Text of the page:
Kentucky Baptist Convention might expel LGBT-affirming churches

The Kentucky Baptist Convention might expel churches that affirm same-sex marriage or ordain gay ministers, as it said it cannot soften its stance on the issue because the Bible clearly teaches that homosexuality is a sin.

(WIKIPEDIA / Jgoolsby)First Baptist Church, Charleston South Carolina: Congregation 1682, the oldest Southern Baptist Church in America and mother church to the Southern Baptist Convention, Structure from 1822- Robert Mills Architect. October 31, 2006.

The Louisville convention of Southern Baptists has kicked out churches that welcome LGBT ministers and bless same-sex unions, and its stance on the issue remains the same. The Kentucky Baptist Convention's reiteration of the rule came as a liberal group of affiliated churches called the Cooperative Baptist Fellowship held discussions on scrapping the ban on gay and transgender workers, the Louisville Courier-Journal detailed.

Kentucky Baptist Convention executive director Paul Chitwood said the fellowship would be taking a dangerous wrong step if its leadership drops the ban on hiring "practicing homosexuals." He said that would be tantamount to "redefining sin."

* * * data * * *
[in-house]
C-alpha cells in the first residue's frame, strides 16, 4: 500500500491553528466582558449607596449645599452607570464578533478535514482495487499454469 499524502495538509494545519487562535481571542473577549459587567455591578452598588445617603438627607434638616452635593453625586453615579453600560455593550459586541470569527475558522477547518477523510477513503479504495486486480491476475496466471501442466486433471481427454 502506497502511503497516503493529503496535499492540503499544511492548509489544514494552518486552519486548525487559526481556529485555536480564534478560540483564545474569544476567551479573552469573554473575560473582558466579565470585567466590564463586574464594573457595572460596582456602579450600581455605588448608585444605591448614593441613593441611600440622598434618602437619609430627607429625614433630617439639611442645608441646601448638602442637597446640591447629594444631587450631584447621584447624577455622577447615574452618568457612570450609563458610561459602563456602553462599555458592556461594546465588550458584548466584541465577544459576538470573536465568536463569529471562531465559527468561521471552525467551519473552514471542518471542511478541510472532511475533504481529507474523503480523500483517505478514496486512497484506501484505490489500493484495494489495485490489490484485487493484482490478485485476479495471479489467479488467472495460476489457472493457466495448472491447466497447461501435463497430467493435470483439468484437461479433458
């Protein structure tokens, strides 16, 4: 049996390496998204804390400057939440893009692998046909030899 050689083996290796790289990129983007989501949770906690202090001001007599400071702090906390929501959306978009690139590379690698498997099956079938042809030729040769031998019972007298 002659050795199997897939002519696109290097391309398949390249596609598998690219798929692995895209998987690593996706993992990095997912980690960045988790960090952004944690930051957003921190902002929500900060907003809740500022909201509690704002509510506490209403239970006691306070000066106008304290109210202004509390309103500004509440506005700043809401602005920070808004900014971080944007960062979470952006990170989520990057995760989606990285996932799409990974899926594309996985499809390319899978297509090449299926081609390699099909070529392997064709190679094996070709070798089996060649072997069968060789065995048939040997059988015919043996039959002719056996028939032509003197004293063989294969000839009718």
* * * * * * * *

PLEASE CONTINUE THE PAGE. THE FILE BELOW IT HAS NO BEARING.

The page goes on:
Earlier this month, a committee under the convention voted to "monitor" the fellowship, adding that it might expel churches affiliated with it if it drops the ban on hiring homosexuals. Southern Baptist Theological Seminary president R. Albert Mohler said the state convention's move was expected because churches that start supporting homosexuality were "no longer cooperating with the Kentucky Baptist Convention and the Southern Baptist Convention."

Meanwhile, in Tennessee, the Baptist convention voted to kick out a congregation for designating a woman as its senior pastor. Members from the 390 churches in the state voted overwhelmingly in favor of the move, Baptist News reported.

In June, members of the First Baptist Church in Jefferson City voted to call Rev. Ellen Di Giosia its 32nd pastor. The decision was made despite the Southern Baptist Convention's amended Baptist Faith and Message doctrinal statement which dictated that the office of the pastor was exclusive to men. Nevertheless, the convention acknowledged that both men and women can serve in the church.